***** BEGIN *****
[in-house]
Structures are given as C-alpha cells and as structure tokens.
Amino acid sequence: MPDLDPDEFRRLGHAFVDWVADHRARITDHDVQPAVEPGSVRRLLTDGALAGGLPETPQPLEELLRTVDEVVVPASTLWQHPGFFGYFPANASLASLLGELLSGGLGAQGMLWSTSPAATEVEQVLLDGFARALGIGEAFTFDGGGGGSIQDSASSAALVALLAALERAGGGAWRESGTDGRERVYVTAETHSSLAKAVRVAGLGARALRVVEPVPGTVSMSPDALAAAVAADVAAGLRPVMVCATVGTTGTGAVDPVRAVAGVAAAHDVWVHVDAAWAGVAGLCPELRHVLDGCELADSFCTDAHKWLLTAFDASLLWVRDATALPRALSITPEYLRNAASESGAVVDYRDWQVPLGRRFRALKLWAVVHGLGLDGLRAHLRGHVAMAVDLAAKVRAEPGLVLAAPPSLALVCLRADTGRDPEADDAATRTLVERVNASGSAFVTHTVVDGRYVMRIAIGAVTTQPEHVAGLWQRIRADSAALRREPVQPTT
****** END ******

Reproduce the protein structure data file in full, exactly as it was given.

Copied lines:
[in-house]
Structures are given as C-alpha cells and as structure tokens.
Amino acid sequence: MPDLDPDEFRRLGHAFVDWVADHRARITDHDVQPAVEPGSVRRLLTDGALAGGLPETPQPLEELLRTVDEVVVPASTLWQHPGFFGYFPANASLASLLGELLSGGLGAQGMLWSTSPAATEVEQVLLDGFARALGIGEAFTFDGGGGGSIQDSASSAALVALLAALERAGGGAWRESGTDGRERVYVTAETHSSLAKAVRVAGLGARALRVVEPVPGTVSMSPDALAAAVAADVAAGLRPVMVCATVGTTGTGAVDPVRAVAGVAAAHDVWVHVDAAWAGVAGLCPELRHVLDGCELADSFCTDAHKWLLTAFDASLLWVRDATALPRALSITPEYLRNAASESGAVVDYRDWQVPLGRRFRALKLWAVVHGLGLDGLRAHLRGHVAMAVDLAAKVRAEPGLVLAAPPSLALVCLRADTGRDPEADDAATRTLVERVNASGSAFVTHTVVDGRYVMRIAIGAVTTQPEHVAGLWQRIRADSAALRREPVQPTT